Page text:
Cotton Planting in India Seen Gaining on Early Monsoon RainsSwansy Afonso
Farmers in India, the world’s second-largest cotton grower, may plant more of the crop than estimated after monsoon rains covered the main growing regions early, easing a drought that cut production the previous year. Prices declined.
The area under the crop in the 12 months starting Oct. 1 may match 11.77 million hectares (29 million acres) in 2012-2013, said Dhiren Sheth, chairman of the Cotton Association of India. That compares with an estimate for a 6.5 percent decline to 11 million hectares in a Bloomberg survey published on April 8.
Prospects for better yields and a jump in inventories may boost India’s exportable surplus, potentially pressuring prices in New York that climbed 13 percent this year, the biggest gain among the 24 commodities tracked by the Standard & Poor’s GSCI Spot Index. Global output will drop 4.8 percent in the season starting Aug. 1, while demand climbs 2.3 percent, the International Cotton Advisory Committee estimates. Dry weather is hampering crops in Texas, the biggest U.S. growing state.
“The monsoon is fairly cooperative and the progress has been good,” A. Ramani, secretary of the Indian Cotton Federation, which represents 350 spinners, ginners and traders, said by phone from the southern Indian city of Coimbatore. “We should see a normal crop next year.”
Farmers have sown 1.17 million hectares as of June 7, compared 1.18 million hectares a year earlier, according to data from the Agriculture Ministry. The harvest dropped about 4 percent to 34 million bales of 170 kilograms each this season, the state-run Cotton Advisory Board said on April 17. Exports may total 9.5 million bales this year, more than the government’s estimate of 8.1 million bales, Sheth said.
The monsoon, which accounts for more than 70 percent of the country’s annual rainfall, reached Maharashtra and Gujarat states at least five days earlier than normal, according to the India Meteorological Department. Showers, which have been 17 percent more than a 50-year average since June 1, were as much as 166 percent above average in Gujarat and 107 percent more in Maharashtra, the department’s data showed. The states are the nation’s top growers, representing almost 50 percent of the crop.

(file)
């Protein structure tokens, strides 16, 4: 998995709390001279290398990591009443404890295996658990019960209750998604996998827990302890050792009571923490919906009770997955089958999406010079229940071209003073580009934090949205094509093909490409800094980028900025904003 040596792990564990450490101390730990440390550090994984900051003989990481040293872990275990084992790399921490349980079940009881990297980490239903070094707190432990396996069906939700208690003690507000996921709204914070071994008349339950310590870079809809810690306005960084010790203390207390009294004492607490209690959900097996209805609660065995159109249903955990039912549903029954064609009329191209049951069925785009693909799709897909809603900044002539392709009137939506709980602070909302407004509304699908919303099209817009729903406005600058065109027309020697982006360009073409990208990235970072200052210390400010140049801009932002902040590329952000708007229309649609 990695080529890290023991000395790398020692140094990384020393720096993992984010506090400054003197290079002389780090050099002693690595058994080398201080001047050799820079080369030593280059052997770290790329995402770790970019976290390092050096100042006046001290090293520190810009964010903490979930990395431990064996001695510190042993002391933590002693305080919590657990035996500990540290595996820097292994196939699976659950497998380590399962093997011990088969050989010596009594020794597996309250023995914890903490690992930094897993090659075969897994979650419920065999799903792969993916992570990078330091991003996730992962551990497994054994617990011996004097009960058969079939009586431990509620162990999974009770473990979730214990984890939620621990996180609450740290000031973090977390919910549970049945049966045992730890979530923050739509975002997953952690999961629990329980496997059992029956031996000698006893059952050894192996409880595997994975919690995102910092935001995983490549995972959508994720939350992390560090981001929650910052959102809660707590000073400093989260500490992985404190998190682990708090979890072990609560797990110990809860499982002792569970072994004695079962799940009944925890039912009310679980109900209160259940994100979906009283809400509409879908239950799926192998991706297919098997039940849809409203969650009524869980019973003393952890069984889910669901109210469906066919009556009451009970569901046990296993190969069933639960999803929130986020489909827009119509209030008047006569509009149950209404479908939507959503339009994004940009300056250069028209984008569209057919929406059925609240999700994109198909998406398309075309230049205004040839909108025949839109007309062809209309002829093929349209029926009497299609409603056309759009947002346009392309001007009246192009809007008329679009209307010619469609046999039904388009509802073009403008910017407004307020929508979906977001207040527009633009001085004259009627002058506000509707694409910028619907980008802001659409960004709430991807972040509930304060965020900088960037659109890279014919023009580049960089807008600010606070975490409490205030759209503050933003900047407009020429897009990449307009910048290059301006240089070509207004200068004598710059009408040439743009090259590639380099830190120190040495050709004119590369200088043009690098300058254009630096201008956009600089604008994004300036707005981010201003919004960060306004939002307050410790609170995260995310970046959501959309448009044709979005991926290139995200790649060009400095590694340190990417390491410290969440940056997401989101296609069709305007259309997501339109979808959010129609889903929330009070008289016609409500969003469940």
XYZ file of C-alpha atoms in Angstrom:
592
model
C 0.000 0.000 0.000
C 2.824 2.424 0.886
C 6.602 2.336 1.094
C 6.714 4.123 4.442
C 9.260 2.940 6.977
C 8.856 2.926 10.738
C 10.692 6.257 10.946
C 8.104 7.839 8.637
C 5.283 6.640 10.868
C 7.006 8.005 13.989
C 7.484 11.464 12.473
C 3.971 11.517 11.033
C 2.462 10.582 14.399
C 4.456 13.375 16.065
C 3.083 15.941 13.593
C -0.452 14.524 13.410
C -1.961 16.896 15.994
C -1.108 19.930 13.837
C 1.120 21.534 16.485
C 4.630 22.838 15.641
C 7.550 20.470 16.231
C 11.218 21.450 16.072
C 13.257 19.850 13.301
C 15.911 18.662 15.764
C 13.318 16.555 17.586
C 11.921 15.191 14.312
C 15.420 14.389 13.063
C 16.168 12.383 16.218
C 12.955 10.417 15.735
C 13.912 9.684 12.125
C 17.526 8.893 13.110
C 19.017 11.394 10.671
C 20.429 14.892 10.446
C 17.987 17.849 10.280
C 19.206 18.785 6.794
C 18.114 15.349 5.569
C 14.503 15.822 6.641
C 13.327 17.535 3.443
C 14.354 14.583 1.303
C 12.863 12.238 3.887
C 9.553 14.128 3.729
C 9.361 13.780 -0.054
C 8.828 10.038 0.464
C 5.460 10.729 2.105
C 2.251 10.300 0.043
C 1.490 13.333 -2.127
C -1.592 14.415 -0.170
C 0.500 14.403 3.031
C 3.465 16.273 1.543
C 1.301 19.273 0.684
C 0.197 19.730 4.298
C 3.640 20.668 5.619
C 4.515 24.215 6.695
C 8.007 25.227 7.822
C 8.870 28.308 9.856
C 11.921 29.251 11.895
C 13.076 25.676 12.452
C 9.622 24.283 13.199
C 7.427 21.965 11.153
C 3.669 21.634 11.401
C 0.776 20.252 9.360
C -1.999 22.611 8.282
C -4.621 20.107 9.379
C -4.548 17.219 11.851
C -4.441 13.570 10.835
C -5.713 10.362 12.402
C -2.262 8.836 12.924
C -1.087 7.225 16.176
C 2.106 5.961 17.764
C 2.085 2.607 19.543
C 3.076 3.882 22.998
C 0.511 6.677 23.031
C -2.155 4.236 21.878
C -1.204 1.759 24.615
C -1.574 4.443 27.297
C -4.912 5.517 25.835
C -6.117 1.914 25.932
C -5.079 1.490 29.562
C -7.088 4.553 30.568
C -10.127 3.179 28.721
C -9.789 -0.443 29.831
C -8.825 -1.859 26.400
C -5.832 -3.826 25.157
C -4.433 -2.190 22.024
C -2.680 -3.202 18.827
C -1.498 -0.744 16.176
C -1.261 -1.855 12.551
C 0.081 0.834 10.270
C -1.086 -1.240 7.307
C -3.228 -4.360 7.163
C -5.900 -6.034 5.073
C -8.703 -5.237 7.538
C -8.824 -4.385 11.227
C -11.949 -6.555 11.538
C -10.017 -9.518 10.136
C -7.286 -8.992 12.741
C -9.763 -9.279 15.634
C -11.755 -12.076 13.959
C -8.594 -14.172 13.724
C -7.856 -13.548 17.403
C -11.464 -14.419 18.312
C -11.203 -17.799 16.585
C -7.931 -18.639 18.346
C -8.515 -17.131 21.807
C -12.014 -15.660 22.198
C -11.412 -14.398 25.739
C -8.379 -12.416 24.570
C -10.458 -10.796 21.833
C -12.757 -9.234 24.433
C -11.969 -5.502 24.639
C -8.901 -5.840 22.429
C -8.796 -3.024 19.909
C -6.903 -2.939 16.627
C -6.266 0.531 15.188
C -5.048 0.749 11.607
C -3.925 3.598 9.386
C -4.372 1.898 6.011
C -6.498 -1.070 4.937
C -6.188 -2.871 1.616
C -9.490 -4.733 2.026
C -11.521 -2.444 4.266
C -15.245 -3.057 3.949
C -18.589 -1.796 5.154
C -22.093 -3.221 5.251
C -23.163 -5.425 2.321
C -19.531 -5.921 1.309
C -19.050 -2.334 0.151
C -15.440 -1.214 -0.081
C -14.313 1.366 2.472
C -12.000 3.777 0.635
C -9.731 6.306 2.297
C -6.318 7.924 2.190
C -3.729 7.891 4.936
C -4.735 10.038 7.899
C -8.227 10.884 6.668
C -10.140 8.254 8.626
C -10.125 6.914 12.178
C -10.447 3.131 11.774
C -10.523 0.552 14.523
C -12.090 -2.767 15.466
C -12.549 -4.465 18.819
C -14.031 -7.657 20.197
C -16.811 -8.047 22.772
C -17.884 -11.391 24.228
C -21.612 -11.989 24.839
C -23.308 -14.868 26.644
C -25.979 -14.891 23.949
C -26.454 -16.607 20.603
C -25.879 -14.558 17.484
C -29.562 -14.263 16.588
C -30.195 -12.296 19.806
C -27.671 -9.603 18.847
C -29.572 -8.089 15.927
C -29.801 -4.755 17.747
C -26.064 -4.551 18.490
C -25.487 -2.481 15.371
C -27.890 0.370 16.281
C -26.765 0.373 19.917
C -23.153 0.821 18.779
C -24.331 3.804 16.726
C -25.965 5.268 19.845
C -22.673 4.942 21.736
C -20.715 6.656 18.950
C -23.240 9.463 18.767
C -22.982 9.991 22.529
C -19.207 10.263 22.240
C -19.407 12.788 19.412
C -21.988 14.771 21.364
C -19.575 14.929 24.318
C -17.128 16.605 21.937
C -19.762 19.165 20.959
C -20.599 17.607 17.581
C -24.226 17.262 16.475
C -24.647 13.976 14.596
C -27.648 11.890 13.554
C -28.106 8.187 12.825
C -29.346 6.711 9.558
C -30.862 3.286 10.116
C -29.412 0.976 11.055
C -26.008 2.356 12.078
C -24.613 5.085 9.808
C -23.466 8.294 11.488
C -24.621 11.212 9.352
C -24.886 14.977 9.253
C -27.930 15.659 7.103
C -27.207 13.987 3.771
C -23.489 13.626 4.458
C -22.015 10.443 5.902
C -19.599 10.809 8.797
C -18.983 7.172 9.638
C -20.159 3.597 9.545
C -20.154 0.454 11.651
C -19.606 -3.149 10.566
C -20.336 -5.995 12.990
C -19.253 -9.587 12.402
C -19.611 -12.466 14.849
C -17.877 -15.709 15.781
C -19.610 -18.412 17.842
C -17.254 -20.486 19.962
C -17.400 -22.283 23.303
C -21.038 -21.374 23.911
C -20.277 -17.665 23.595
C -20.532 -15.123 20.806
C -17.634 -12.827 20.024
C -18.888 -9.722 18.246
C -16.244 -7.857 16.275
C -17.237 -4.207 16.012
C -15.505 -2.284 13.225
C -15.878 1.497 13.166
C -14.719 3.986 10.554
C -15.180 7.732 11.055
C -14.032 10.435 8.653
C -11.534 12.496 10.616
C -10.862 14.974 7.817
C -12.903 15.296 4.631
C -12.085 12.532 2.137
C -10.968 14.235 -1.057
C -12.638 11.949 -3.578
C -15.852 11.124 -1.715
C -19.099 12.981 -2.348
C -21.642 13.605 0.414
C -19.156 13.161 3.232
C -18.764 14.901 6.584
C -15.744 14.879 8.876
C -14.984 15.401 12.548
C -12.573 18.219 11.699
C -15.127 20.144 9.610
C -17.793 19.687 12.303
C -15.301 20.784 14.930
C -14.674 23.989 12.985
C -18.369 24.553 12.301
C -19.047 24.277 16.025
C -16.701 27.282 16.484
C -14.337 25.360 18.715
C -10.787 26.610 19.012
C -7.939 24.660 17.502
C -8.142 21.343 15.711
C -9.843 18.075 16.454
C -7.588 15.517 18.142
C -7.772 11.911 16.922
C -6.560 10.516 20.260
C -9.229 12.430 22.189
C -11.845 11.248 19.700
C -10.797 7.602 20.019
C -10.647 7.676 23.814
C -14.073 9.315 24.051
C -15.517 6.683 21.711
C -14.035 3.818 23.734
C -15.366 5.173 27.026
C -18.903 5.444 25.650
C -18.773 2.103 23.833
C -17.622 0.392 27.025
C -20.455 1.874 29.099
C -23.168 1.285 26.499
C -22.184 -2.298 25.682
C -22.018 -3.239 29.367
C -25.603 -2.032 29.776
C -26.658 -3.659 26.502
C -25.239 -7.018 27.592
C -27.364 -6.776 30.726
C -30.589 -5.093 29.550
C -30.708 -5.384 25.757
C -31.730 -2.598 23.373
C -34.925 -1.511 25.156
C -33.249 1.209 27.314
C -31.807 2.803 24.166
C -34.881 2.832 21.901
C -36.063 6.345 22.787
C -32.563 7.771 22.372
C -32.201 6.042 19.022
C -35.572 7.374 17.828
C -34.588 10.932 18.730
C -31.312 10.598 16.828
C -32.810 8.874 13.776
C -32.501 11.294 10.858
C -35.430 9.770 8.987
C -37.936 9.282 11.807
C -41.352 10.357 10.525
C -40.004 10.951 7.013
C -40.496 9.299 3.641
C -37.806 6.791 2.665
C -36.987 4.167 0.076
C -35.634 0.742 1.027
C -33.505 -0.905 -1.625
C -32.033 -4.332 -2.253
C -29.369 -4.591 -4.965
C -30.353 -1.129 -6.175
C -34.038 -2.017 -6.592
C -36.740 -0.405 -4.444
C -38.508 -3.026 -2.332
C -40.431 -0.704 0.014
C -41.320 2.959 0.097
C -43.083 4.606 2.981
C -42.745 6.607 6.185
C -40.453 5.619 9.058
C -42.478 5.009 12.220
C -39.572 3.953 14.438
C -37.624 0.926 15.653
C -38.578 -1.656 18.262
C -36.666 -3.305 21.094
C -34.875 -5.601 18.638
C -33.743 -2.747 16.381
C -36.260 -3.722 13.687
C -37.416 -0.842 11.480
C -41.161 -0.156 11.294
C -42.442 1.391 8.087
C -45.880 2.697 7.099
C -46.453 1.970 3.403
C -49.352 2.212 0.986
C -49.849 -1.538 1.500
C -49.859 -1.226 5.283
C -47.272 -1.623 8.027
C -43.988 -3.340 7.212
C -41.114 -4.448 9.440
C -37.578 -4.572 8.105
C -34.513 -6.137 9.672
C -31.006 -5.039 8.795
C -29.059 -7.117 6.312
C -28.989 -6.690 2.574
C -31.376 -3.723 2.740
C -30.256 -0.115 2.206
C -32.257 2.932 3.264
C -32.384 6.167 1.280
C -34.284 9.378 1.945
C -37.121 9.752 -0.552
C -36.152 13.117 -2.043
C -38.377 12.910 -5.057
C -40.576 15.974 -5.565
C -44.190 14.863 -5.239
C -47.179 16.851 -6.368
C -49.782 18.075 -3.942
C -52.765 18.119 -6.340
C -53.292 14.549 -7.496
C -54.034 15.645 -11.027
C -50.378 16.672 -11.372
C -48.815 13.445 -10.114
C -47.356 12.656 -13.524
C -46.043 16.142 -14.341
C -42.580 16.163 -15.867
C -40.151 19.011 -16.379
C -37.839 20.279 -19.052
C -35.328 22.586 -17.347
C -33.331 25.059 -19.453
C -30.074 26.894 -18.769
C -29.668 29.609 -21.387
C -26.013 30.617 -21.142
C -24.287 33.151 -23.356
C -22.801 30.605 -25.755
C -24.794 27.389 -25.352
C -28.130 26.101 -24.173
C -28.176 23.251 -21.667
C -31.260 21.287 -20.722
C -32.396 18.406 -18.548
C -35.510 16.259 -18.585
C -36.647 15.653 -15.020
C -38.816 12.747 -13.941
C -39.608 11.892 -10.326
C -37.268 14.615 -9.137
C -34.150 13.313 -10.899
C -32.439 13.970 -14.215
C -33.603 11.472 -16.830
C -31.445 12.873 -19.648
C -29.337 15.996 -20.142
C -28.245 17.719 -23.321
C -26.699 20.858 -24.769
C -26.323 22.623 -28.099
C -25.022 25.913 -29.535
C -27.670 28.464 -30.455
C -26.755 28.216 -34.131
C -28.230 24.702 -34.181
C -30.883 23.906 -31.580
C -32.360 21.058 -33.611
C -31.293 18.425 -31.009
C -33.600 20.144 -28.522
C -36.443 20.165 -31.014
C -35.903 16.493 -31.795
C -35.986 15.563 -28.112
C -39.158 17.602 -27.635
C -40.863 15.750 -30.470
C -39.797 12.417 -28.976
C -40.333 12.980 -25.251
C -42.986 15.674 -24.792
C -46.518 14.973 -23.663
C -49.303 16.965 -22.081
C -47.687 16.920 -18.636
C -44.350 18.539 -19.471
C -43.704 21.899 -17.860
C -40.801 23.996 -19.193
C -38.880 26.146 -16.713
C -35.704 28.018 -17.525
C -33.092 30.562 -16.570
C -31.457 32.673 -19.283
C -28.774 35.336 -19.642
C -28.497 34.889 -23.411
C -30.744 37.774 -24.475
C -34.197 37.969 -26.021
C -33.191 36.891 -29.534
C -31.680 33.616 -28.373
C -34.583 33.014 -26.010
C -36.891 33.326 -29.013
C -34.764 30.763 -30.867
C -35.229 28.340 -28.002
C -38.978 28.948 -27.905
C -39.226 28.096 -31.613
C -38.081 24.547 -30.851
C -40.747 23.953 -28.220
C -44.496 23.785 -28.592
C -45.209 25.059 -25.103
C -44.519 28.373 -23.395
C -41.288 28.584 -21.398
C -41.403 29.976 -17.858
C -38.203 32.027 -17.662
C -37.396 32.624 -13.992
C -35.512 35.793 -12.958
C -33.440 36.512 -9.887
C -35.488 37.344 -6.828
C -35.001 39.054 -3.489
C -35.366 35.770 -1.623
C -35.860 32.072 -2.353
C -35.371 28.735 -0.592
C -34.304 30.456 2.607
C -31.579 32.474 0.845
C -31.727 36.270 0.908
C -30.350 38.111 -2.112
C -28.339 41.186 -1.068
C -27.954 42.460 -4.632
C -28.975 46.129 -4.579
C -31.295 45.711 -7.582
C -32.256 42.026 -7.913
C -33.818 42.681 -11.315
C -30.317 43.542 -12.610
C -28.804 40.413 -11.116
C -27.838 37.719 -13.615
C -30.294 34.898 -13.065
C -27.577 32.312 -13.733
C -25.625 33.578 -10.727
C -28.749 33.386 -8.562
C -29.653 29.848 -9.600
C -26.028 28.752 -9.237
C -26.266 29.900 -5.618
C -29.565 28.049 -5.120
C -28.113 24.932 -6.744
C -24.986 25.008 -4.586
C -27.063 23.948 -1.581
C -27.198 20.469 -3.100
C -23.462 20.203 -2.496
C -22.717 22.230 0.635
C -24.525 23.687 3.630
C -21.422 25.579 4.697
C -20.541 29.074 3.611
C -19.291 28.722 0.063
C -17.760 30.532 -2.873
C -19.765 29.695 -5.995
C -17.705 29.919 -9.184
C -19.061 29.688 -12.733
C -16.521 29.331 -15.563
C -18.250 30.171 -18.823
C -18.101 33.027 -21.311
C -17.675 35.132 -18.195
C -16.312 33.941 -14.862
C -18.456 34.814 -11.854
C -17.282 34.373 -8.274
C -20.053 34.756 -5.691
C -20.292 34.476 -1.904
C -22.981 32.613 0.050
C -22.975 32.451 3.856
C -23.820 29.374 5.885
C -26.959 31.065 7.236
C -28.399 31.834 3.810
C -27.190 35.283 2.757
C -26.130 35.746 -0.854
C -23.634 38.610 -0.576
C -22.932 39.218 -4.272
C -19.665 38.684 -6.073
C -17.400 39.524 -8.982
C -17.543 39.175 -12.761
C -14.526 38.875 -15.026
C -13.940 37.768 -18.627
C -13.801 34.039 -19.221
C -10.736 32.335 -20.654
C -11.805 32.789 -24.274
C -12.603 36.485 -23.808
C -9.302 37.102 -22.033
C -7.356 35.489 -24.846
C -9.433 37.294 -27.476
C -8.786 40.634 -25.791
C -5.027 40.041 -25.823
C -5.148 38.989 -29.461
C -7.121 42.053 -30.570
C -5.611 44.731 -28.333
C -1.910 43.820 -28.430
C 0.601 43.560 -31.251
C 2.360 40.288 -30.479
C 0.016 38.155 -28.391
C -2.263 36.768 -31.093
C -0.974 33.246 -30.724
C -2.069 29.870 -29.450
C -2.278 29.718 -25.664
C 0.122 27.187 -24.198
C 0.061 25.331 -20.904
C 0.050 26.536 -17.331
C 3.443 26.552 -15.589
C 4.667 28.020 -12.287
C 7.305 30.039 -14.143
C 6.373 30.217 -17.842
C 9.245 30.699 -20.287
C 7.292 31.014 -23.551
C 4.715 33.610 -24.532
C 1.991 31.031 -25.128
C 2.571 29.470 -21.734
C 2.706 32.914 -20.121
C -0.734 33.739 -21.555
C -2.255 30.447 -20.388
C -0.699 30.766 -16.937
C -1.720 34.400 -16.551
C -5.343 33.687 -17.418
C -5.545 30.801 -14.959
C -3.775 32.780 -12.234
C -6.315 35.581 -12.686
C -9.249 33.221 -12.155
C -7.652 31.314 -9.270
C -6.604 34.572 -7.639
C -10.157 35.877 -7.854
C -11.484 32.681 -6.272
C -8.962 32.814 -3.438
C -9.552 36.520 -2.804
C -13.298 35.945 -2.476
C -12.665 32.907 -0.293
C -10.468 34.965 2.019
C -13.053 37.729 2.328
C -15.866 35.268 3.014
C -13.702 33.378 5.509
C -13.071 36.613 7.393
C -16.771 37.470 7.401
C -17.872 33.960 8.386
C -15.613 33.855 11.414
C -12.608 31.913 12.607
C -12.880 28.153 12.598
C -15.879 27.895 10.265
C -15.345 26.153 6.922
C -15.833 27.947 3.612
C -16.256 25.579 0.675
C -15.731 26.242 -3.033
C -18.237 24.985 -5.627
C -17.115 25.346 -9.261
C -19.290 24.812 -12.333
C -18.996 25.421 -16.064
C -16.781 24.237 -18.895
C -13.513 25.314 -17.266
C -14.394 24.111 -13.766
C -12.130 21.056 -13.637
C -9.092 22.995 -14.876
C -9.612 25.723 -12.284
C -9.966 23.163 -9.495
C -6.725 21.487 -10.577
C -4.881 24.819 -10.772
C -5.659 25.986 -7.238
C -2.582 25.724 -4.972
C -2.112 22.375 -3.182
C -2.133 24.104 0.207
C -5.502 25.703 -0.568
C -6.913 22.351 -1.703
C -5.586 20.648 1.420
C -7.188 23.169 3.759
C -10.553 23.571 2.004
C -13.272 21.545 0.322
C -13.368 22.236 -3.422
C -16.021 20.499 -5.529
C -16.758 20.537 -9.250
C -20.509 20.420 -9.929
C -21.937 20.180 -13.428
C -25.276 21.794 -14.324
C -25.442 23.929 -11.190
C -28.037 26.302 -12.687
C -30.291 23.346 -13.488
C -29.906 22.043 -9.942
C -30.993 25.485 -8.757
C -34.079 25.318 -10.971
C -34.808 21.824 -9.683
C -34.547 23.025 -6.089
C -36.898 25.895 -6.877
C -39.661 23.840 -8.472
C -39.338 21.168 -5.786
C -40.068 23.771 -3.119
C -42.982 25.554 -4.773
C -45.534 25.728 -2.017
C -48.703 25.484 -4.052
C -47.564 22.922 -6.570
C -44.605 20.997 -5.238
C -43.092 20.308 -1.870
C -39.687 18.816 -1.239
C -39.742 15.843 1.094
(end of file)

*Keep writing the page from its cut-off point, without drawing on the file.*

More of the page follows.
“In certain areas such as Gujarat, the farmers planting intentions suggest that they will plant less, but this will be compensated by higher area in other states such as Andhra Pradesh, Maharashtra and Karnataka, where the rains have already arrived,” Ramani said.
The area may be lower by 100,000 hectares in Gujarat this year as farmers will shift to more profitable crops such as peanuts and guar, said Hasmukhbhai Raval, chairman of the Gujarat State Co-operative Cotton Federation Ltd.
“During the harvesting season last year prices of cotton were less, so the craze for it has gone down,” Raval said. “Rains have just begun, but there is not enough water to drink, leave alone farming. So sowing may be delayed by a month.”
Cotton for December delivery declined 0.3 percent to 84.97 cents a pound on ICE Futures U.S. in New York at 1:21 p.m in Mumbai today. Futures tumbled 18 percent last year, extending a 37 drop in 2011. April-delivery contract on the National Commodity & Derivatives Exchange Ltd. in Mumbai declined 0.3 percent to 1,068.50 rupees ($18.4) per 20 kilograms.
“‘If the rains continue positively, than it will be positive not only for cotton but for other crops also,’’ Sheth said. ‘‘Planting looks promising. We have to see how the next three months go.’’
Monsoon rainfall during the four months through September may be 98 percent of a 50-year average, a level considered normal, according to the weather department. The precipitation was 8 percent below average last year and reduced water for crops in Maharashtra, Gujarat and Karnataka, cutting cotton and sugar cane harvests.